More than a Game - October 5, 2021
you lose, the first thing you must do is understand what happened. Your
opponent won more points in a game called tennis than you did. It is a game
invented by people for people. It is a game with manmade rules like Checkers or
Poker. This perspective has been totally lost in our society today. We’ve put
athletics and its top athletes into a high-status category like those who have
won the Nobel Peace Prize. They are not.
Next, we should know that losing is not a reflection on your worth to society. It is not an evaluation of you as a person. It is not something we need to explain to anyone, nor should we even try. It is a loss in a game and nothing more. You should feel no worse than if you lost a game of “Rock, Paper, Scissors,” which is just a game too.
Most importantly the goal of competing is not to be able to rate yourself in comparison to others who play the same game. It is not to receive a prize for winning a game. It is not to entertain those watching. The game is about what happened in the arena, not the outcome from the arena.
What we remember is who won, not what happened during the competition. This is just the reverse of what the game is designed to do. We must not flaunt the victor and disregard the loser. Yet this is exactly what society has done. The winner is paraded off to adulation and the loser dishonored and forgotten.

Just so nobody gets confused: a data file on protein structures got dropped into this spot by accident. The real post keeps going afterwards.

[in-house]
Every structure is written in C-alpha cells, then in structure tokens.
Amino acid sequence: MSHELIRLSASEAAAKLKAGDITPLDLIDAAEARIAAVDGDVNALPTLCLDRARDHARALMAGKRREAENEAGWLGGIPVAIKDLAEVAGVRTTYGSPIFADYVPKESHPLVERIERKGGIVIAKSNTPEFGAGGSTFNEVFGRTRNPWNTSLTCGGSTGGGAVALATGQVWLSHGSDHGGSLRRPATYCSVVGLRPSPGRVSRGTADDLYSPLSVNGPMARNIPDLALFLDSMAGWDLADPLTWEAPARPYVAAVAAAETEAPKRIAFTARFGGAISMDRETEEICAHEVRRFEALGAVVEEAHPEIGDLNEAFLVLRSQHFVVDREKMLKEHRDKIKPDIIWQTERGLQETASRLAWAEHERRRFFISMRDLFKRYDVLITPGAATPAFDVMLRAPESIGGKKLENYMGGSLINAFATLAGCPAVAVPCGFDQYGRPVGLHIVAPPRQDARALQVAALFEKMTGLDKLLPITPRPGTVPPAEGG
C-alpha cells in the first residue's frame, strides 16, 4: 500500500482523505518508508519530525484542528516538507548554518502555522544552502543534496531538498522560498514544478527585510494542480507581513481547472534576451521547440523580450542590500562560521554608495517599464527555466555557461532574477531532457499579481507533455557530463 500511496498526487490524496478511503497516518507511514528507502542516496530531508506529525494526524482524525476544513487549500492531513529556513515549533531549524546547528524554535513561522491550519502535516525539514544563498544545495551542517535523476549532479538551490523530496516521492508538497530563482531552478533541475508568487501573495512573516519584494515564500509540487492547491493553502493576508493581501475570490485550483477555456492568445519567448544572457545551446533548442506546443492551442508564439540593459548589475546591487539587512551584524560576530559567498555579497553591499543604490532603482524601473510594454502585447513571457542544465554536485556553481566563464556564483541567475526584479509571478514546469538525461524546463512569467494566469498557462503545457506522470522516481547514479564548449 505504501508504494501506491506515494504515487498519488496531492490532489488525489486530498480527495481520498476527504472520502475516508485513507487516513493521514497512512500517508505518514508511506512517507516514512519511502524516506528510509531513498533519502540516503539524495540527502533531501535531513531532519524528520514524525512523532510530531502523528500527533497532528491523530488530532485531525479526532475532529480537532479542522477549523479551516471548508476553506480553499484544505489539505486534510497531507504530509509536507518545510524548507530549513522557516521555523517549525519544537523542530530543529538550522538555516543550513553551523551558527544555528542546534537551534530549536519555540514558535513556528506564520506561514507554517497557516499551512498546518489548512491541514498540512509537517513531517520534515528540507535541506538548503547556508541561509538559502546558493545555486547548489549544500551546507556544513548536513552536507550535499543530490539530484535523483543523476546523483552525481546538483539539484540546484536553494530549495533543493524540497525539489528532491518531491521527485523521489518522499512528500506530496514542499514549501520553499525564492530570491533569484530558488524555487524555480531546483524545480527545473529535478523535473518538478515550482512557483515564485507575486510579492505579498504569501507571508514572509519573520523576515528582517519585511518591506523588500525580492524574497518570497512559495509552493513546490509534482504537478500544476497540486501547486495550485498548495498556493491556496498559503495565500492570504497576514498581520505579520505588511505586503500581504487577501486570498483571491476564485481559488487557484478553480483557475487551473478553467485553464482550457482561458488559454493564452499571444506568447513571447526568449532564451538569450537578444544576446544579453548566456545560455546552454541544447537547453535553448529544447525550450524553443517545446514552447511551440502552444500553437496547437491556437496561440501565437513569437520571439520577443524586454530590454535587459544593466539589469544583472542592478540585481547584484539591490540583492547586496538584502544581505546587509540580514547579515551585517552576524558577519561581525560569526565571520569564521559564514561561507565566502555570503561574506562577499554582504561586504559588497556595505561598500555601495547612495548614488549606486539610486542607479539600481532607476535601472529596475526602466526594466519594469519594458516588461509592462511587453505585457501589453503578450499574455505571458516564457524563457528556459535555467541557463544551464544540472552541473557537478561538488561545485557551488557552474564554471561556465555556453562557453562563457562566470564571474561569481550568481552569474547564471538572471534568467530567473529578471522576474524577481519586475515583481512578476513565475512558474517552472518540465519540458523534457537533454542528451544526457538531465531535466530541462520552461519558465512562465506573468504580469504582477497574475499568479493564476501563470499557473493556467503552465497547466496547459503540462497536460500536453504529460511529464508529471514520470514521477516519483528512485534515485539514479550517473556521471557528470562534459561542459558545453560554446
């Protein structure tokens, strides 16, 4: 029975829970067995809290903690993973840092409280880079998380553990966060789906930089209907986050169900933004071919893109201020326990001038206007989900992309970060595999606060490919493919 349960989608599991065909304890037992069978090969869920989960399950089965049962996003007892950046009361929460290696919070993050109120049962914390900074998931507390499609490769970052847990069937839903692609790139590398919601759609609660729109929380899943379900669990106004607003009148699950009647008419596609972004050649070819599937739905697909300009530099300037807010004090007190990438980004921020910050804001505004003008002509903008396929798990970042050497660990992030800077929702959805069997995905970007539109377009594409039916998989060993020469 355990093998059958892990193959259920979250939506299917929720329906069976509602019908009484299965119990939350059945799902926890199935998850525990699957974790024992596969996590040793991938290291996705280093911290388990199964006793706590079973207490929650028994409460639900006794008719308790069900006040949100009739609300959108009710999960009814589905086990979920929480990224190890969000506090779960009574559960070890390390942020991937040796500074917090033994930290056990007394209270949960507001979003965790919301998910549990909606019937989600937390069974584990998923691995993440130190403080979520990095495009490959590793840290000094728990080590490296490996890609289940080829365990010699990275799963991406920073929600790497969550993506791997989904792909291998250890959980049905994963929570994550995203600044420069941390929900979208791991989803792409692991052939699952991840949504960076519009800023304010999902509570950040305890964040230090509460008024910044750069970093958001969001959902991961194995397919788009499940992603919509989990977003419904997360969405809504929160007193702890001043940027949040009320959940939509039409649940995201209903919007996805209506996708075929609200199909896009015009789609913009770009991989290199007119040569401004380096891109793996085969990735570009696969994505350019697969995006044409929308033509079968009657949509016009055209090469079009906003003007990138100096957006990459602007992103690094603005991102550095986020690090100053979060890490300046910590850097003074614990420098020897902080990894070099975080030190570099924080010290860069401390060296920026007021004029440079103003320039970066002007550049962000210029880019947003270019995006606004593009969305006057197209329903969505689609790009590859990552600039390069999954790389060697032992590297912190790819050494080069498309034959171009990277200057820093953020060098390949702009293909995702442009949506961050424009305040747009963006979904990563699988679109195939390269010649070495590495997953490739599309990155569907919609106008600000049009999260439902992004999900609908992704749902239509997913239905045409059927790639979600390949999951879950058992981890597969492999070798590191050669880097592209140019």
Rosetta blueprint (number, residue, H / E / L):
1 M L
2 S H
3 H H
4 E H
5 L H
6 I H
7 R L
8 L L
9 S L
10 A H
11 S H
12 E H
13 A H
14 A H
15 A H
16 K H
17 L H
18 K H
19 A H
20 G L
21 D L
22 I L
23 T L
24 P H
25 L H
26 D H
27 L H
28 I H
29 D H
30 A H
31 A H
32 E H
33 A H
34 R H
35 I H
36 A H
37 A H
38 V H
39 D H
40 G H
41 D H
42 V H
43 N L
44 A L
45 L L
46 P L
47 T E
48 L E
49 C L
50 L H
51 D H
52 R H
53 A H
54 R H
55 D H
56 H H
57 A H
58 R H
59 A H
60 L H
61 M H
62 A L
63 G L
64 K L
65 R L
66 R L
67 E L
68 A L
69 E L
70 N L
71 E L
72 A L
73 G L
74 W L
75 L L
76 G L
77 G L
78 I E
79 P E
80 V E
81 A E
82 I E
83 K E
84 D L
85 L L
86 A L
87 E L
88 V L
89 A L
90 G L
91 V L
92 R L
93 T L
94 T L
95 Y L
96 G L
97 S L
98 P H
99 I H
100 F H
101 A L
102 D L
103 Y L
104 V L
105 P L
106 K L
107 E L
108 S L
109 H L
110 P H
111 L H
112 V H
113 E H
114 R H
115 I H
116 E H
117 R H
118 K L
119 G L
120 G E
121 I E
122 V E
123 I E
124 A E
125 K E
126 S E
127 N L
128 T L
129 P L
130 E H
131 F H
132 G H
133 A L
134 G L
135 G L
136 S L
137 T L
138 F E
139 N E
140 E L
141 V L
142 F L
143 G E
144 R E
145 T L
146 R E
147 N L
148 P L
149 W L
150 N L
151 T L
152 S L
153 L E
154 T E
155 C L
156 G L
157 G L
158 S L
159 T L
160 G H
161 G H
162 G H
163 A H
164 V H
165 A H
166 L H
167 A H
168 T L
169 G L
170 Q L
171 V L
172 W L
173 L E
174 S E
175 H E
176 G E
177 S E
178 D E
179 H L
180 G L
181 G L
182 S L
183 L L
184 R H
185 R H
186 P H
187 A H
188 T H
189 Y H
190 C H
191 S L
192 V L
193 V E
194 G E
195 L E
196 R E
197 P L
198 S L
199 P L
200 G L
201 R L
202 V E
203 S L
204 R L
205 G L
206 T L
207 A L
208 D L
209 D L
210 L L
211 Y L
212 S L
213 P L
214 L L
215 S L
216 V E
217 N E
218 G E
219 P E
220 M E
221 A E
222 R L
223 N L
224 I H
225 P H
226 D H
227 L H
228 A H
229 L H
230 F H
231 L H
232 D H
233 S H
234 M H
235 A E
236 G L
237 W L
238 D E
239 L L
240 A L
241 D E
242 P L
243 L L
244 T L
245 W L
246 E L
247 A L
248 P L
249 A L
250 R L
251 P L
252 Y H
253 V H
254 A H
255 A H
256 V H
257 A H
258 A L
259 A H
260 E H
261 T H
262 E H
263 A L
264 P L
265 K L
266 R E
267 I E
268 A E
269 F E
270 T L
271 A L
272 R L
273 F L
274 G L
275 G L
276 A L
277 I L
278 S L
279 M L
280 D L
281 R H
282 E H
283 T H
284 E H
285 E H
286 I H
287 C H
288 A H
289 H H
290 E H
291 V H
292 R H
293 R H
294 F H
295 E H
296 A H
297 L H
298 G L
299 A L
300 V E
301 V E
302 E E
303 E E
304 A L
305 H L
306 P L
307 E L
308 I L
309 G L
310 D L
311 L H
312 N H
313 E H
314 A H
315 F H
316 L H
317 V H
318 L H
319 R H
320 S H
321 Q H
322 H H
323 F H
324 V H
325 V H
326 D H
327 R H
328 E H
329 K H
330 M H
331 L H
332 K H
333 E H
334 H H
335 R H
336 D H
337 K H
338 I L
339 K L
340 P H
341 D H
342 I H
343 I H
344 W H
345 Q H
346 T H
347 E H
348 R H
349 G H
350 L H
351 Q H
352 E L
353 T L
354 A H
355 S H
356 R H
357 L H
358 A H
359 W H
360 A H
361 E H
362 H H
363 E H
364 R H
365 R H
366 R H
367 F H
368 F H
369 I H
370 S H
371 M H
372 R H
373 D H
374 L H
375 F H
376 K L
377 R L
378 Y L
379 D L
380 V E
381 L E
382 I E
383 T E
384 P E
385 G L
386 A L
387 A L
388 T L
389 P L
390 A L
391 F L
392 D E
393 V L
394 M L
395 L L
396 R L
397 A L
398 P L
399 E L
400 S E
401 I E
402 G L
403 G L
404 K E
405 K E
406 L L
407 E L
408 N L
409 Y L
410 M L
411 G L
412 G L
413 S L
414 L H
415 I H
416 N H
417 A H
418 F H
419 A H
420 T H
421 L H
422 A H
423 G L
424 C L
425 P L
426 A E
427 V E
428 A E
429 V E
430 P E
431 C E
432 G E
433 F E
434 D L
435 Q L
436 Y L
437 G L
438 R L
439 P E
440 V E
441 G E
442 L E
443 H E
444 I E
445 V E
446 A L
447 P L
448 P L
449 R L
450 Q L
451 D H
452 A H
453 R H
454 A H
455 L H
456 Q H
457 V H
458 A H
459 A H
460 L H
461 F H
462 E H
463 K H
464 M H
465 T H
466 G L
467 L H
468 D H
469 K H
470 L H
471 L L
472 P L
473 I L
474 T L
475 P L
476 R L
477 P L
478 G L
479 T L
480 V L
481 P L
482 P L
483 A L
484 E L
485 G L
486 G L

The original design of the man-made game was to conceive a competition whereby individuals playing would be better for playing. In other words, they would develop character and teamwork skills by playing the game. For example, football was invented to build teamwork and cultivate selflessness. Those playing the game would be better simply because they played. It was not who won that mattered but what was learned in the process of the game that mattered.
Losing made little if no difference because it was not the goal of the man-made activity. Winning or losing told little of the teamwork and selflessness that occurred in the game of football when it was first invented. Today, the ultimate football game is the Super Bowl and how far it has fallen from this original design. The same mentality holds for the game of tennis.
In short who won the match will be forgotten in 10 years; however, what happened in the match, and how it formed us as a person, will be seen by others in 10 years.